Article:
4. Moses wrote down everything that God had told him.
5. The most famous instructions God gave Moses are called ‘The Ten Commandments’.
Elijah and the Prophets of Baal
1. Elijah was a prophet who loved God, but there were many people who loved a different god called Baal.
2. Elijah challenged the prophets of Baal to a contest – which God would give them fire from heaven?
3. No matter what the prophets of Baal did there was no fire from heaven.
4. Elijah made fun of the prophets of Baal – he even thought their god might be on the toilet!
5. When it was Elijah’s turn he poured water on the fireplace and then, after just one short prayer, fire came down.
1. Abraham went up a mountain to show God's love, Moses to show how to live, and Elijah to show His power.
2. Jesus went up a mountain to show His love, to show how to live and to show God’s power all at once.
3. Jesus was made to go up a mountain where he was nailed to a cross and died.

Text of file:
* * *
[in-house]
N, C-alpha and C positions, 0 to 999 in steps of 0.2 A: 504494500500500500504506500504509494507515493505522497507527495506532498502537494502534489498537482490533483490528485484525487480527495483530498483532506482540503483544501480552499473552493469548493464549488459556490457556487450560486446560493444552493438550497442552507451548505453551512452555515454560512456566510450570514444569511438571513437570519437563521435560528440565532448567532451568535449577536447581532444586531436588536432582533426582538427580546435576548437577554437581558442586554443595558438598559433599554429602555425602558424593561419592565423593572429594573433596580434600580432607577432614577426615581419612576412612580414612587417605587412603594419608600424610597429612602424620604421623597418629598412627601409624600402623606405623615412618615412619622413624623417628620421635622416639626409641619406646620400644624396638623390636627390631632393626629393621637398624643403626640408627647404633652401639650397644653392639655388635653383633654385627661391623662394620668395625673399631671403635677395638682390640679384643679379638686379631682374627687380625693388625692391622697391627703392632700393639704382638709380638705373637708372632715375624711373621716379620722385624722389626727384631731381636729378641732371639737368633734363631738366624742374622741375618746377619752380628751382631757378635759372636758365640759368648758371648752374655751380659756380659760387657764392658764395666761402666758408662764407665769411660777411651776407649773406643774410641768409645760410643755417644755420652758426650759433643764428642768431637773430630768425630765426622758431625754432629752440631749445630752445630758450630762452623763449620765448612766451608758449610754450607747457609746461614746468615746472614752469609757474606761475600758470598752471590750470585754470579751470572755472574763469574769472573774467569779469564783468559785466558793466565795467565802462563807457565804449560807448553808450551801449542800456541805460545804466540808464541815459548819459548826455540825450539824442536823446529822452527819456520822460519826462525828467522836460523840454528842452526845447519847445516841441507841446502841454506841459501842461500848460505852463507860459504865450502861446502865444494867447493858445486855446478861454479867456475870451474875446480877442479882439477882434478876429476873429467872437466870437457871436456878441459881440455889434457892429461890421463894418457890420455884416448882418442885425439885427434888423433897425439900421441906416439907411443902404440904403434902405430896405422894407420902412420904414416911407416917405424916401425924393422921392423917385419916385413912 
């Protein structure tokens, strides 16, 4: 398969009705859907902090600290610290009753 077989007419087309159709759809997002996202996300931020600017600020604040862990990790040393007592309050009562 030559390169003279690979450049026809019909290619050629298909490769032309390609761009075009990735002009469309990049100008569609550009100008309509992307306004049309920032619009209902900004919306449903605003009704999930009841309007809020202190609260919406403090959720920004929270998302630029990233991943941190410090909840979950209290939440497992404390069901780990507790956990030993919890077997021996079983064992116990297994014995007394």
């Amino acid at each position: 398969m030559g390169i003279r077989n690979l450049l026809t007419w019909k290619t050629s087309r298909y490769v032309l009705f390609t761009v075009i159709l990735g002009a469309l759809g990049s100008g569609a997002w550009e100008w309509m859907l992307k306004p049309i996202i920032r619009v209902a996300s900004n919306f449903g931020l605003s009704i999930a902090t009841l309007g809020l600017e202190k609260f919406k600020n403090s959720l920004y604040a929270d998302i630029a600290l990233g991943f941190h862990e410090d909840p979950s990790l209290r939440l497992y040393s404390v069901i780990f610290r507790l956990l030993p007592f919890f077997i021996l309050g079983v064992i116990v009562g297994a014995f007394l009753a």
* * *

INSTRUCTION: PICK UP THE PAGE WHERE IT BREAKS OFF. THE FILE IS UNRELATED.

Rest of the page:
4. He did this because he loved everyone, and to help people to live good lives.
5. Three days later, God showed his amazing power when Jesus came back from the dead.
for Holiday Clubs
Every year I make a 'hub' for our church's holiday club. The images below show the main screen, which is projected above the stage, and almost every object on the screen is a clickable element which plays a jingle and shows a logo for a different part of the programme. Game timers, attention-getting klaxons, song music and lyrics, etc. are all accessible from within this same file which streamlines the technical side of running the club and creates a fun audio/visual language which can help children understand whereabouts in the session we are - usually by the second or third day they're dancing along to all the music!
The hubs are created in PowerPoint and really stretches that application's abilities - there are other programs which would be easier and better to use but I don't know how to use them. I have also created similar, but much more stripped down, hubs for after school clubs and Sunday schools.